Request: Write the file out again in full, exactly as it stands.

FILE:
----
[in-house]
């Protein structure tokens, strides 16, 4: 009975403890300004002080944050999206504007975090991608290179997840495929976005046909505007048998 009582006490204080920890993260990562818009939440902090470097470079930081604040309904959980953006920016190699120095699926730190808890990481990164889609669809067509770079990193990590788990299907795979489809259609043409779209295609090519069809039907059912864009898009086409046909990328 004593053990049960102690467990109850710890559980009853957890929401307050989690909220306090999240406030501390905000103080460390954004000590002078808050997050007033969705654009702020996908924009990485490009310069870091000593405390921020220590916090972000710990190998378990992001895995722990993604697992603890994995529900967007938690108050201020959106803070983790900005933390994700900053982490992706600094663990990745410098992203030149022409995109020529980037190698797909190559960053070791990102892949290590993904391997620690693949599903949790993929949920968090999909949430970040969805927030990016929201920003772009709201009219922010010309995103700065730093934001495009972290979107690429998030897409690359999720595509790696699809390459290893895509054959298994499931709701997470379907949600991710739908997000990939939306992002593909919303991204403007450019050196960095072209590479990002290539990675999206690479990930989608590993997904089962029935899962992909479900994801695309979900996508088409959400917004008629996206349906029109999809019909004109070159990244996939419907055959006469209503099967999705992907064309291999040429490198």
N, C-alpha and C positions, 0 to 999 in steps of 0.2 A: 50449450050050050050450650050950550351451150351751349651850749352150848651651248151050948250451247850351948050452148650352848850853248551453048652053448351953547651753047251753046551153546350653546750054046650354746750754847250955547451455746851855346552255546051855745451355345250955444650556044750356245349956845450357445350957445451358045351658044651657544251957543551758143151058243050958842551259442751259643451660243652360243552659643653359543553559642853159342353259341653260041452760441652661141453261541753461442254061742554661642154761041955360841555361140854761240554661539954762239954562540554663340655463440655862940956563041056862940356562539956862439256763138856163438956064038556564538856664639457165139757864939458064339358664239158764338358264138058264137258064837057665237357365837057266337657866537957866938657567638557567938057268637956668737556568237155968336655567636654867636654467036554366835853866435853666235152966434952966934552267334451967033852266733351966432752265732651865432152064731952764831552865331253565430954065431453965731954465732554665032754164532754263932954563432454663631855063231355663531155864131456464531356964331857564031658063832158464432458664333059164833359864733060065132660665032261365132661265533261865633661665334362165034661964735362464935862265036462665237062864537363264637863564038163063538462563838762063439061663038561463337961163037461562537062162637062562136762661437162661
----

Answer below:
[in-house]
């Protein structure tokens, strides 16, 4: 009975403890300004002080944050999206504007975090991608290179997840495929976005046909505007048998 009582006490204080920890993260990562818009939440902090470097470079930081604040309904959980953006920016190699120095699926730190808890990481990164889609669809067509770079990193990590788990299907795979489809259609043409779209295609090519069809039907059912864009898009086409046909990328 004593053990049960102690467990109850710890559980009853957890929401307050989690909220306090999240406030501390905000103080460390954004000590002078808050997050007033969705654009702020996908924009990485490009310069870091000593405390921020220590916090972000710990190998378990992001895995722990993604697992603890994995529900967007938690108050201020959106803070983790900005933390994700900053982490992706600094663990990745410098992203030149022409995109020529980037190698797909190559960053070791990102892949290590993904391997620690693949599903949790993929949920968090999909949430970040969805927030990016929201920003772009709201009219922010010309995103700065730093934001495009972290979107690429998030897409690359999720595509790696699809390459290893895509054959298994499931709701997470379907949600991710739908997000990939939306992002593909919303991204403007450019050196960095072209590479990002290539990675999206690479990930989608590993997904089962029935899962992909479900994801695309979900996508088409959400917004008629996206349906029109999809019909004109070159990244996939419907055959006469209503099967999705992907064309291999040429490198």
N, C-alpha and C positions, 0 to 999 in steps of 0.2 A: 50449450050050050050450650050950550351451150351751349651850749352150848651651248151050948250451247850351948050452148650352848850853248551453048652053448351953547651753047251753046551153546350653546750054046650354746750754847250955547451455746851855346552255546051855745451355345250955444650556044750356245349956845450357445350957445451358045351658044651657544251957543551758143151058243050958842551259442751259643451660243652360243552659643653359543553559642853159342353259341653260041452760441652661141453261541753461442254061742554661642154761041955360841555361140854761240554661539954762239954562540554663340655463440655862940956563041056862940356562539956862439256763138856163438956064038556564538856664639457165139757864939458064339358664239158764338358264138058264137258064837057665237357365837057266337657866537957866938657567638557567938057268637956668737556568237155968336655567636654867636654467036554366835853866435853666235152966434952966934552267334451967033852266733351966432752265732651865432152064731952764831552865331253565430954065431453965731954465732554665032754164532754263932954563432454663631855063231355663531155864131456464531356964331857564031658063832158464432458664333059164833359864733060065132660665032261365132661265533261865633661665334362165034661964735362464935862265036462665237062864537363264637863564038163063538462563838762063439061663038561463337961163037461562537062162637062562136762661437162661